Compared to the Council of Jerusalem—the First Church Council, the document of which formed the First Reading of the Mass today—the Second Vatican Council produced hundreds of pages of conciliar and post-conciliar documents. Whether the final document of a council is a line, a paragraph or a textbook with thousands of pages, every Church council retains the same essential elements. First, a council is convoked to address a need or needs that affect the body of Christ, the Church. For example, the issue of circumcision, scripture, divinity of Christ, heretical teachings, modernity, etc., were all important issues for which councils were convoked. Second, a location of interest is chosen, for example, Jerusalem was the location of the first Church council; the first Ecumenical (worldwide) Council was held in Nicaea, while Vatican City was the location of the Second Vatican Ecumenical Council. Other councils like Ephesus, Chalcedon, Constantinople, Lateran, etc., had those names of places as their location. Third, the council deliberates over arguments from theology, Scripture, and pastoral experience, with the Holy Spirit as its guide. Fourth, a solemn doctrinal definition is formed, which becomes binding and infallible. This comes out in writing as a document or act of the council approved by the pope.
The controversy that necessitated the convoking of the Council of Jerusalem was the Jewish practice of circumcision and whether converts from non-Jewish origins should submit to circumcision and the Mosaic Law. Long before Fr. Martin Luther asked the question whether salvation is through works of the law or through faith in Christ, the Church had settled this question and decreed that we are saved by the grace of Christ’s redeeming death and resurrection. The greatest law for Christians then is obedience to Christ who has commanded us to love one another in the same manner He loved us. Hence, He concluded, “Whoever loves me will keep my word, and my Father will love him, and we will come to him and make our dwelling with him” (John 14:23). How God dwells among His people, especially in the Church will further be elucidated by Jesus as He introduces the person of the Holy Spirit, who is God’s gift to believers.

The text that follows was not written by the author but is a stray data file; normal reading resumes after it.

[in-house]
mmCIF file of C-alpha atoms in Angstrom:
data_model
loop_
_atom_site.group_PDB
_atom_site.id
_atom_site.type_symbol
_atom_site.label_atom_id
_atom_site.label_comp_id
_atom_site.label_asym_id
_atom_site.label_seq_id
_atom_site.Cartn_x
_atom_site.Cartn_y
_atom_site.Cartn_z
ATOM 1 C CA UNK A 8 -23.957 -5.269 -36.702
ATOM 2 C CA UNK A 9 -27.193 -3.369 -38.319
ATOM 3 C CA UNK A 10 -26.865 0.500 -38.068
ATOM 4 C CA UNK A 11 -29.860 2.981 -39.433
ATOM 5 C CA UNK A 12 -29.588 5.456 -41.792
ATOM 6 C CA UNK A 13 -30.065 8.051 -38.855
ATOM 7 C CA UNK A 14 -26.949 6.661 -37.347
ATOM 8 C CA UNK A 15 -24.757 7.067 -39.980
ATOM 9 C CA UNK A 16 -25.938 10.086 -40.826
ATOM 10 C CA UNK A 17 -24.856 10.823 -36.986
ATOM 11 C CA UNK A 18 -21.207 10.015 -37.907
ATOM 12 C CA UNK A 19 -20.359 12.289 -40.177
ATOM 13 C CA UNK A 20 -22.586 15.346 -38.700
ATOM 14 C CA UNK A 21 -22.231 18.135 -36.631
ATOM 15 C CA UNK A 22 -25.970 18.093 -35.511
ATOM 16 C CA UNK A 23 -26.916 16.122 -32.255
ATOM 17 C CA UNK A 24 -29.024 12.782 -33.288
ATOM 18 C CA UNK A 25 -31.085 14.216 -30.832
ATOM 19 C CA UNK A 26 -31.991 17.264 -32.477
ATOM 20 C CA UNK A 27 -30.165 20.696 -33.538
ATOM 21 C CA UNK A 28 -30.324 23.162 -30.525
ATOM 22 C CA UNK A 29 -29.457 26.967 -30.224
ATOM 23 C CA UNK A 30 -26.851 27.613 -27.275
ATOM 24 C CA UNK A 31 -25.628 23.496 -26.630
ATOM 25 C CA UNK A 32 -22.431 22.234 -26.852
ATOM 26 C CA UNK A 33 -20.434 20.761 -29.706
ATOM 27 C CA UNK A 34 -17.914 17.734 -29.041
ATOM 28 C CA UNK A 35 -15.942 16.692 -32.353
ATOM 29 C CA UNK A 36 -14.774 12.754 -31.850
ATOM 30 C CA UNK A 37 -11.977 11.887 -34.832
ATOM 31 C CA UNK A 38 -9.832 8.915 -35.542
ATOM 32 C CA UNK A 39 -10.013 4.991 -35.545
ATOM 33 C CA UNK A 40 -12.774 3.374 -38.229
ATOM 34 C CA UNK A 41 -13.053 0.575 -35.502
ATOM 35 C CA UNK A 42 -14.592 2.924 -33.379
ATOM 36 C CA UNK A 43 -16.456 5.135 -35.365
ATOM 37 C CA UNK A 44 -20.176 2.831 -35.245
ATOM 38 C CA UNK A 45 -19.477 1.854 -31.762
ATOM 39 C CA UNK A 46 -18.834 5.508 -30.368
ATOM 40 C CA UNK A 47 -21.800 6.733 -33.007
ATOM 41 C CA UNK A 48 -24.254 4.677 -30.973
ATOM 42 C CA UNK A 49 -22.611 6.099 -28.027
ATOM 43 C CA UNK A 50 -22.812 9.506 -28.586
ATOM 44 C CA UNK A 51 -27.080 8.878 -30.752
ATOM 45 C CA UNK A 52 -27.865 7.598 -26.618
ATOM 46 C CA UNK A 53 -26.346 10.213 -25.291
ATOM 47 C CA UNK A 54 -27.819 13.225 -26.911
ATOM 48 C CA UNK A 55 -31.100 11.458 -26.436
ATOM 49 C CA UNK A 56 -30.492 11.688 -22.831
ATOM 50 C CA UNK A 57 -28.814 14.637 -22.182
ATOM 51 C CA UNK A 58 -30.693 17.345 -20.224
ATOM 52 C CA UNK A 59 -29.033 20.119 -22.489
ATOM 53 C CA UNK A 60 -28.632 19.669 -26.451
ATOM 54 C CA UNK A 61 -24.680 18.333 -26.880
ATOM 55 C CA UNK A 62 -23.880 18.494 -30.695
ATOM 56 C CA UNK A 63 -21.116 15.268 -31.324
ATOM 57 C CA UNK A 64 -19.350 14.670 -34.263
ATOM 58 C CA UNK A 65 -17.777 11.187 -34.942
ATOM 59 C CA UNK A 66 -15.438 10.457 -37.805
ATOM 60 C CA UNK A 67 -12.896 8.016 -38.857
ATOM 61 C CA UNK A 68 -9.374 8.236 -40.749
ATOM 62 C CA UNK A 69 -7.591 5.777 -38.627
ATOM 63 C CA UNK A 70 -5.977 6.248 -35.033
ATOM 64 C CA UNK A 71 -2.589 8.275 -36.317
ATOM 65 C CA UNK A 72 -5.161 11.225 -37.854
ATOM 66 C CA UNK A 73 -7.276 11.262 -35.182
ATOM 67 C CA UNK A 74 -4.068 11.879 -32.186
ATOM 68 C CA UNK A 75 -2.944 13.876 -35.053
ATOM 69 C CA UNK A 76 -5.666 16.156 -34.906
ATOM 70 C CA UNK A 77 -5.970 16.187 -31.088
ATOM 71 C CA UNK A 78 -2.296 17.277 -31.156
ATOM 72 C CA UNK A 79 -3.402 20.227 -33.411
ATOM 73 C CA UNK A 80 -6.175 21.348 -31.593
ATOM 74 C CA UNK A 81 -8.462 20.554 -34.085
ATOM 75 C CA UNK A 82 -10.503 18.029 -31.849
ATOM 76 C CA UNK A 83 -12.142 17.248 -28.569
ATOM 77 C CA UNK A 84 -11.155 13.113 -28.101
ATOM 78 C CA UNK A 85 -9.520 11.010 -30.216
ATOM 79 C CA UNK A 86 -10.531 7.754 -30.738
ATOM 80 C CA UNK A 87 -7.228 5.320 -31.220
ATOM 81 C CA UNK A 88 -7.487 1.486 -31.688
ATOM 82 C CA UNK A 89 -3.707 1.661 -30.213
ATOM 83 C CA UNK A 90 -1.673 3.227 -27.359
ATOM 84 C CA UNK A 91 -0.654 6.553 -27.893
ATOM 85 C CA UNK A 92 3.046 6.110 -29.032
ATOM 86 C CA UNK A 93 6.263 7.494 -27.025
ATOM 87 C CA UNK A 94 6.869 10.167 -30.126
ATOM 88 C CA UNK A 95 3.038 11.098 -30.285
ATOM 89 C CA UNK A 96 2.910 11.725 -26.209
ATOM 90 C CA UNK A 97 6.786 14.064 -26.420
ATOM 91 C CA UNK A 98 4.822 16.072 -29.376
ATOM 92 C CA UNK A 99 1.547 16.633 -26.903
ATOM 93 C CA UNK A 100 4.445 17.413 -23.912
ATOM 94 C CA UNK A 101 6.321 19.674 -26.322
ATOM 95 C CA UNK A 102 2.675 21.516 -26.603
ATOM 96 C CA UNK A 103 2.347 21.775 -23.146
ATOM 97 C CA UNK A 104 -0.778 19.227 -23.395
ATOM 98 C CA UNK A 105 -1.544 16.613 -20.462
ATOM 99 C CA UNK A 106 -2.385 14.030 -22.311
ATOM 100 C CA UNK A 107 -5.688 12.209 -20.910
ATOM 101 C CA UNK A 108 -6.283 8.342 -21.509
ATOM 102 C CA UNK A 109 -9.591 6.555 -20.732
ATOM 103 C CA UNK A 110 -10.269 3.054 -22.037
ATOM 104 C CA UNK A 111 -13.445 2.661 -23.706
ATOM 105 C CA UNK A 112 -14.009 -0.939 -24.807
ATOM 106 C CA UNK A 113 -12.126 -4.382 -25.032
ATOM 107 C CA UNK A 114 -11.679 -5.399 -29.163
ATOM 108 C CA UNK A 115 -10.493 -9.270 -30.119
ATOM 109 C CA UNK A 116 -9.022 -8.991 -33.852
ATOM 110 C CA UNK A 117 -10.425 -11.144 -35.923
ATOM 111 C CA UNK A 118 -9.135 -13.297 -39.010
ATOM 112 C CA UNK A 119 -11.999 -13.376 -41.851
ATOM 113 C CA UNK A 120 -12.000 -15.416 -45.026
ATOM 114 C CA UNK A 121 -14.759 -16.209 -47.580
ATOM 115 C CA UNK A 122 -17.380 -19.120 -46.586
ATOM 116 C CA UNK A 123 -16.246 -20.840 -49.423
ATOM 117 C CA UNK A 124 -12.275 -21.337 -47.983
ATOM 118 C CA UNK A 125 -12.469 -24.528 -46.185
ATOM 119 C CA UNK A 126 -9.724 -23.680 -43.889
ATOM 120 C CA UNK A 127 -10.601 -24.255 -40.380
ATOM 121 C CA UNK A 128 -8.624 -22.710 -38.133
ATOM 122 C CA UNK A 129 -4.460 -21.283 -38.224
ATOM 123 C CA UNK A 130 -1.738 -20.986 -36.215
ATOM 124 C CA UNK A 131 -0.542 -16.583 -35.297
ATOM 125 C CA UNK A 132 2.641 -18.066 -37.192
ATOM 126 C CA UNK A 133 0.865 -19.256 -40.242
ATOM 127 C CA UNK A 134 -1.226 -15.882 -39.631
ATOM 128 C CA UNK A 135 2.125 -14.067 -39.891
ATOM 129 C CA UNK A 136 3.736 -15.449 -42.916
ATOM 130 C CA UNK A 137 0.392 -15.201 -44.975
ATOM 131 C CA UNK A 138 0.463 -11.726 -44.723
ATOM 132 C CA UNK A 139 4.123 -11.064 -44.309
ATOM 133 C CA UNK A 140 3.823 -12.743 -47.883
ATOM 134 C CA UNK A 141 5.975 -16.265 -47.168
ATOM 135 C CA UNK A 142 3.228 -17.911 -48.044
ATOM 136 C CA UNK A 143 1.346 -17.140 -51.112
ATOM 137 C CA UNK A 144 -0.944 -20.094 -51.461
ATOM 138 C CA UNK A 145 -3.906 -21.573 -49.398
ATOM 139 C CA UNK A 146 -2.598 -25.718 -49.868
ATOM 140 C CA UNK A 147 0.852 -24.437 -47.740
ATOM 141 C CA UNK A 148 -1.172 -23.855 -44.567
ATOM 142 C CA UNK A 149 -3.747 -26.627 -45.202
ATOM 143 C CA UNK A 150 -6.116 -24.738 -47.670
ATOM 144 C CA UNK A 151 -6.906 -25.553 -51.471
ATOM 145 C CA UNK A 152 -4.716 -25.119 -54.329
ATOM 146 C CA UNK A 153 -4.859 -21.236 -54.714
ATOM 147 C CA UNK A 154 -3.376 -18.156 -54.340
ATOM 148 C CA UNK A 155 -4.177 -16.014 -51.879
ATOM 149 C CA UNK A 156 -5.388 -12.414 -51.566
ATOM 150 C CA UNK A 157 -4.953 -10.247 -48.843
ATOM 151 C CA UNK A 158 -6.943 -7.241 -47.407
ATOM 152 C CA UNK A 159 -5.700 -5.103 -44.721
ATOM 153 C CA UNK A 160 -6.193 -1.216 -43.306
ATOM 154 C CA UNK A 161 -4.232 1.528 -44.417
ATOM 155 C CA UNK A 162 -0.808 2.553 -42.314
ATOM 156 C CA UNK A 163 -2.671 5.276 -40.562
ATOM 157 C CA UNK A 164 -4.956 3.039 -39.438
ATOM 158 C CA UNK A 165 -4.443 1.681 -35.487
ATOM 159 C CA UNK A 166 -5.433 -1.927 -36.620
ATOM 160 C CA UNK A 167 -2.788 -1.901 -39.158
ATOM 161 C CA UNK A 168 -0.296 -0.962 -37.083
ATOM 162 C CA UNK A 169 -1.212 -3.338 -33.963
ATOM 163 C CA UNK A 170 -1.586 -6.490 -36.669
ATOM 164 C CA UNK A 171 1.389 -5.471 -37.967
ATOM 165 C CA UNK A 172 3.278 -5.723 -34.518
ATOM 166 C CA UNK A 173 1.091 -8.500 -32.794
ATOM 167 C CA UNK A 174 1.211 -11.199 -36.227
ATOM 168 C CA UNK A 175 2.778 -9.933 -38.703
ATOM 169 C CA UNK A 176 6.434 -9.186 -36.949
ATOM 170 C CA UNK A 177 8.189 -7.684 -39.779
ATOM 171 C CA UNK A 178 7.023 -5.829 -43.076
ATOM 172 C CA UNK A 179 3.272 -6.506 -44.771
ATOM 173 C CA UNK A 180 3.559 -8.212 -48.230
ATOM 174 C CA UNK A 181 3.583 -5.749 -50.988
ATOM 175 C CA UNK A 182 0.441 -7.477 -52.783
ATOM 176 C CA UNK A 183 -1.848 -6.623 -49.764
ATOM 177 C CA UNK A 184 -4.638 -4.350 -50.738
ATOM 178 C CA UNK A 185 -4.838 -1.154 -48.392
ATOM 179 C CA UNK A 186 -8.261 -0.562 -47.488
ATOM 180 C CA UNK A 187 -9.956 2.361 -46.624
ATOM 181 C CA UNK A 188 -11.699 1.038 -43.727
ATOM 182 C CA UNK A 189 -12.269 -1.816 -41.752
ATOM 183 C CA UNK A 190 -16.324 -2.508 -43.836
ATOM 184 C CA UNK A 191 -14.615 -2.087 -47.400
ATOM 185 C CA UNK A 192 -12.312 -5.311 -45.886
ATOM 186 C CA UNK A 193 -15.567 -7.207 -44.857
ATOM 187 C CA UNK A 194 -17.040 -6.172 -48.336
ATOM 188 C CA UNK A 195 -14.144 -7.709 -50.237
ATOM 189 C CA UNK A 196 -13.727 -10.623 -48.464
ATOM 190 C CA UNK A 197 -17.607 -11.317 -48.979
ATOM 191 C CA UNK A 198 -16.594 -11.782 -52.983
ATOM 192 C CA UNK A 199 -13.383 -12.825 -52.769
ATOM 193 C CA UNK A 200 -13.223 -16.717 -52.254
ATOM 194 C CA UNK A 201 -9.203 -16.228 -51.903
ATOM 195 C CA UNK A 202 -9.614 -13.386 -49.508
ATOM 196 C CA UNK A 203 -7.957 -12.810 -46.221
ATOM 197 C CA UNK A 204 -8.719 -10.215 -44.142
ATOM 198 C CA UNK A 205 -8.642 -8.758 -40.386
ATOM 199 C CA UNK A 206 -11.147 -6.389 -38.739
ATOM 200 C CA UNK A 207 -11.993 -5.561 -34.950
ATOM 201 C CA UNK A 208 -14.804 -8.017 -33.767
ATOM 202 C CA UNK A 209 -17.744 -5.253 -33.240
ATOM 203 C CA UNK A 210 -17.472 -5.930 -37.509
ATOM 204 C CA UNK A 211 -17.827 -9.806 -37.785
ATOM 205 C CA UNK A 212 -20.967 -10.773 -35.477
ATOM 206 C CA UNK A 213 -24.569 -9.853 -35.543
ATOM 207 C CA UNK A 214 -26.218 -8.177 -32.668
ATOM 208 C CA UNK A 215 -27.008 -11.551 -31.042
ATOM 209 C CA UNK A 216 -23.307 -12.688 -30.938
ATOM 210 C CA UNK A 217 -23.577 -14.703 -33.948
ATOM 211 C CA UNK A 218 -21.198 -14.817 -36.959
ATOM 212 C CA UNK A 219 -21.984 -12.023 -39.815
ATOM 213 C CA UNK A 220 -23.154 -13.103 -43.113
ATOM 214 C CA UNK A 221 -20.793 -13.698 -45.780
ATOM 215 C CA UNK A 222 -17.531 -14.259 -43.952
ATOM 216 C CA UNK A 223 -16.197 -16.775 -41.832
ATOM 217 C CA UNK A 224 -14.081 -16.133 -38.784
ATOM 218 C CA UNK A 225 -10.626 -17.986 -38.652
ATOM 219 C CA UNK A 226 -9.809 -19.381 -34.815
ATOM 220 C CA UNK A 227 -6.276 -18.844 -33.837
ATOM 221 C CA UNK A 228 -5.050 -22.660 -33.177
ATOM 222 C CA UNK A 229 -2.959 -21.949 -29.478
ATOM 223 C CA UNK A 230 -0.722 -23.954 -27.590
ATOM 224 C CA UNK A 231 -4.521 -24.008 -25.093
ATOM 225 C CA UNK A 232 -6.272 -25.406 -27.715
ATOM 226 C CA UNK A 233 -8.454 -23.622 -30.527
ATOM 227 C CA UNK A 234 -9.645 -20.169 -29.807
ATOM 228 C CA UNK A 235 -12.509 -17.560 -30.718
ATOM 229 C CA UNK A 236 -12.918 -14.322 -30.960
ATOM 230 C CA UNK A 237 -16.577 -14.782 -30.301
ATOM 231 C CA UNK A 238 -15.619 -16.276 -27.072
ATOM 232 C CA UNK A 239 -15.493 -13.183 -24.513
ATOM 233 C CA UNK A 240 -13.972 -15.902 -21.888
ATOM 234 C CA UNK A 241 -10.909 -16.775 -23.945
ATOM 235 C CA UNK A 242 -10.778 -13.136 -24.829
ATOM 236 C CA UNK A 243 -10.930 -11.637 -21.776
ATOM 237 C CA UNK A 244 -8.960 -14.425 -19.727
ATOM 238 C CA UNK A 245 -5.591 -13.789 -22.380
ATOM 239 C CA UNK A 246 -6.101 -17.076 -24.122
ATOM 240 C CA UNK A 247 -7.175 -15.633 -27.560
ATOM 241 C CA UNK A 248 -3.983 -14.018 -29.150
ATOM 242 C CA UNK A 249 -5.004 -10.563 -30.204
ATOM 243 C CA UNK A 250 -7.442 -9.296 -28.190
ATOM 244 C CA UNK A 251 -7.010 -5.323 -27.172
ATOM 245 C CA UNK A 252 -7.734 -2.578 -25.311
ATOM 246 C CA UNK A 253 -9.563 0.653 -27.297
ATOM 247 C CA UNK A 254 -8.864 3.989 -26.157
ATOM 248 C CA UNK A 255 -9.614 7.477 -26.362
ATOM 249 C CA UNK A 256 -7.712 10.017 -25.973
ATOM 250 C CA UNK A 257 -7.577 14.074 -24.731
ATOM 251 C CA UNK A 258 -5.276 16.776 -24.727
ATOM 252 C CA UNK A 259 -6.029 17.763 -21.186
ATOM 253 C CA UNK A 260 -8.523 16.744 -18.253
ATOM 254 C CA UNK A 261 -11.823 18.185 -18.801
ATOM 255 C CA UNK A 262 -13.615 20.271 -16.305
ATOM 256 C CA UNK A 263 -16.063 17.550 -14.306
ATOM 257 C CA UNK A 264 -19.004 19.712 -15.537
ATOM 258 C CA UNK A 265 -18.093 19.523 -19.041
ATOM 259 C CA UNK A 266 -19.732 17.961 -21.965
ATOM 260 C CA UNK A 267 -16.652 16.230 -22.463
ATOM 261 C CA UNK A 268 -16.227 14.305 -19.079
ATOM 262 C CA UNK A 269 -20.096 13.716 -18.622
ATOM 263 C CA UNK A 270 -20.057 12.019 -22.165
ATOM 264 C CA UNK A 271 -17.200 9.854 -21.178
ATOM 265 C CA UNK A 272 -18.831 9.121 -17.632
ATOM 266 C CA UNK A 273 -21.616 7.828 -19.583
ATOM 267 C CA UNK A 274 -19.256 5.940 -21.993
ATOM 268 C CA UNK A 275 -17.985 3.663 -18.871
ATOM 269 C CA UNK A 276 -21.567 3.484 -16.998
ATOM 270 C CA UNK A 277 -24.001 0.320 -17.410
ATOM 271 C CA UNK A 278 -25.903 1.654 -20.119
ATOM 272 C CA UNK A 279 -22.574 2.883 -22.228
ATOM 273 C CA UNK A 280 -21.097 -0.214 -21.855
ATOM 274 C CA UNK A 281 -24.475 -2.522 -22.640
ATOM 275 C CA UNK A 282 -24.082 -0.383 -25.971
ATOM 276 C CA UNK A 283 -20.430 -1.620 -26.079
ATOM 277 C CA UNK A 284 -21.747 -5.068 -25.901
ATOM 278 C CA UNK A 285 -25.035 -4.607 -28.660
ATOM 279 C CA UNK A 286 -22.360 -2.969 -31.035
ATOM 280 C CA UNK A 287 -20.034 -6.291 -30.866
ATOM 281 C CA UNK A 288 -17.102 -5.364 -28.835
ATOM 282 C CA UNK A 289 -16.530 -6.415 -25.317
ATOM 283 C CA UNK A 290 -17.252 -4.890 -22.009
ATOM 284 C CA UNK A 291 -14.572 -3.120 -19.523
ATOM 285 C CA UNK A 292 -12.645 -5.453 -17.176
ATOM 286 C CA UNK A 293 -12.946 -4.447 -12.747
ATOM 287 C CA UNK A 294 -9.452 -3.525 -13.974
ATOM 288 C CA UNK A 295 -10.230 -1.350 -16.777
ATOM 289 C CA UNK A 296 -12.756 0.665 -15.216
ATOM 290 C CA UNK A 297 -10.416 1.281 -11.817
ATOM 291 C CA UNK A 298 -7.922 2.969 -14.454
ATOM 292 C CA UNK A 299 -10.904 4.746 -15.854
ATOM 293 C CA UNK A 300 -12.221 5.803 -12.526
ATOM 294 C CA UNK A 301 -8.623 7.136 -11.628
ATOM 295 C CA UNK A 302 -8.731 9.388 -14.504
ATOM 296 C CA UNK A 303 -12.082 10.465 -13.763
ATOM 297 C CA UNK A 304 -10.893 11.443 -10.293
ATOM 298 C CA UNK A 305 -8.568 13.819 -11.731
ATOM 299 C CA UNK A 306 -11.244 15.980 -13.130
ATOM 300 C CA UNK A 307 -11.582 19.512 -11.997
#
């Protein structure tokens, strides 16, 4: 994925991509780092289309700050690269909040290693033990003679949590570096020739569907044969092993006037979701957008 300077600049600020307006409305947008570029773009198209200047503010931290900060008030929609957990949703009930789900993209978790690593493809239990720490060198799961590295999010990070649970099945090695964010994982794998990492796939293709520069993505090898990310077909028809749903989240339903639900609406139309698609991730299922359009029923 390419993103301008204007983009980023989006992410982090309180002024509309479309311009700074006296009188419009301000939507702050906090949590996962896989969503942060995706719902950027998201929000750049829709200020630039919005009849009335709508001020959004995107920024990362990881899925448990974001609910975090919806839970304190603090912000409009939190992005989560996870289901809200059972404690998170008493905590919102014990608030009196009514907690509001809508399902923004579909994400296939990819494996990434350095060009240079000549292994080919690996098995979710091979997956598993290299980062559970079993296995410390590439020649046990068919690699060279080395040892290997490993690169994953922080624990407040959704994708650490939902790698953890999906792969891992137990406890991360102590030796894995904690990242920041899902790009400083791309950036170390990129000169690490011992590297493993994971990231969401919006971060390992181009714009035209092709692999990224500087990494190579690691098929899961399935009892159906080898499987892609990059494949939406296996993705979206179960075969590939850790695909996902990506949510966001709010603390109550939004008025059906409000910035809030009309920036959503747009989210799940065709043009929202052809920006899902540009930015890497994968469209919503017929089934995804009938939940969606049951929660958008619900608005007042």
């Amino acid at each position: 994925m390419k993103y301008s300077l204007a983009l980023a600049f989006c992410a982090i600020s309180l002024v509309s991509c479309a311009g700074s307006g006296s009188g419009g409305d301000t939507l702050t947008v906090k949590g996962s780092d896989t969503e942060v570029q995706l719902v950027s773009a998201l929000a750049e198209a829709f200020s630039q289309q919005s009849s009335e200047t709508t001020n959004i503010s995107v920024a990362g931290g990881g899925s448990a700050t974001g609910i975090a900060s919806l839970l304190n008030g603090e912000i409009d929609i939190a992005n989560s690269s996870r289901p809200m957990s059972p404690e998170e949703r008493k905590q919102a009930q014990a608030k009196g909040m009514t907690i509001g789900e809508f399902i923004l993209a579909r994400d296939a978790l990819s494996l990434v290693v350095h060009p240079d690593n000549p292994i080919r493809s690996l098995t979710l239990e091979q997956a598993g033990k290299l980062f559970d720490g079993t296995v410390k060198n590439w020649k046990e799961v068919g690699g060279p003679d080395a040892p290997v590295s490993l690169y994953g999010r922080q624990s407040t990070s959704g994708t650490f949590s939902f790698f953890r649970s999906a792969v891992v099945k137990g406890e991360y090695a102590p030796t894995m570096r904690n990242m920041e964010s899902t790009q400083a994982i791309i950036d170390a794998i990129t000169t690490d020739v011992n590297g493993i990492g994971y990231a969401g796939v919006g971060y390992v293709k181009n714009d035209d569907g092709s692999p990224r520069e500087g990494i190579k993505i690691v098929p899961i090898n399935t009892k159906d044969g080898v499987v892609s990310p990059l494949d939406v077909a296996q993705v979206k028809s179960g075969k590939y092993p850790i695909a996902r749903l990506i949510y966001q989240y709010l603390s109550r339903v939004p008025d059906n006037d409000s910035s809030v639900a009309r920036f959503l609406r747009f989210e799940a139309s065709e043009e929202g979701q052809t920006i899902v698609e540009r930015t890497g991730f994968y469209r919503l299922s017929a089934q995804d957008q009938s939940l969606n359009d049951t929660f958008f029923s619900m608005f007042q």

First, the Holy Spirit will become the teacher of the Church. Whenever the Church gathers, as was the case in the Council of Jerusalem, the Holy Spirit will be her teacher, reminding her all that Christ taught and their pastoral application. We find the words of the final document of the Council of Jerusalem very striking: “It is the decision of the Holy Spirit and of us...” (Acts 15:28). The disciples in council express their confidence that the decision they reached was guided by the Holy Spirit, as Christ promised them in John 16:13. Today’s apostles continue to appeal to this union of divine guidance and human discernment in decisions reached in past councils and those yet to be convoked.
Second, the Holy Spirit comes to live in the heart of each individual who keeps the word. Jesus’ promise that He and the Father will come to dwell with anyone who loves Him is fulfilled when the Holy Spirit takes possession of the believer, who through baptism is adopted into God’s family and through confirmation is strengthened to bear witness to Christ. The Holy Spirit becomes for the believer a welcome guest, sweet refreshment, and the gift of God, pouring dew on our dryness, washing the stains of guilt away, bending that which was stubborn, melting the frozen, warming the chill, and guiding our steps that often go astray. The Holy Spirit’s presence in the Church and the believer is symbolically expressed in today’s 2nd reading from the book of Revelation, which points to the New Jerusalem gleaming with the splendor of God. The splendor of God, the Lamb, and the light is revealed in the Church and in every faithful believer.
Fr. Chukwudi Jo Okonkwo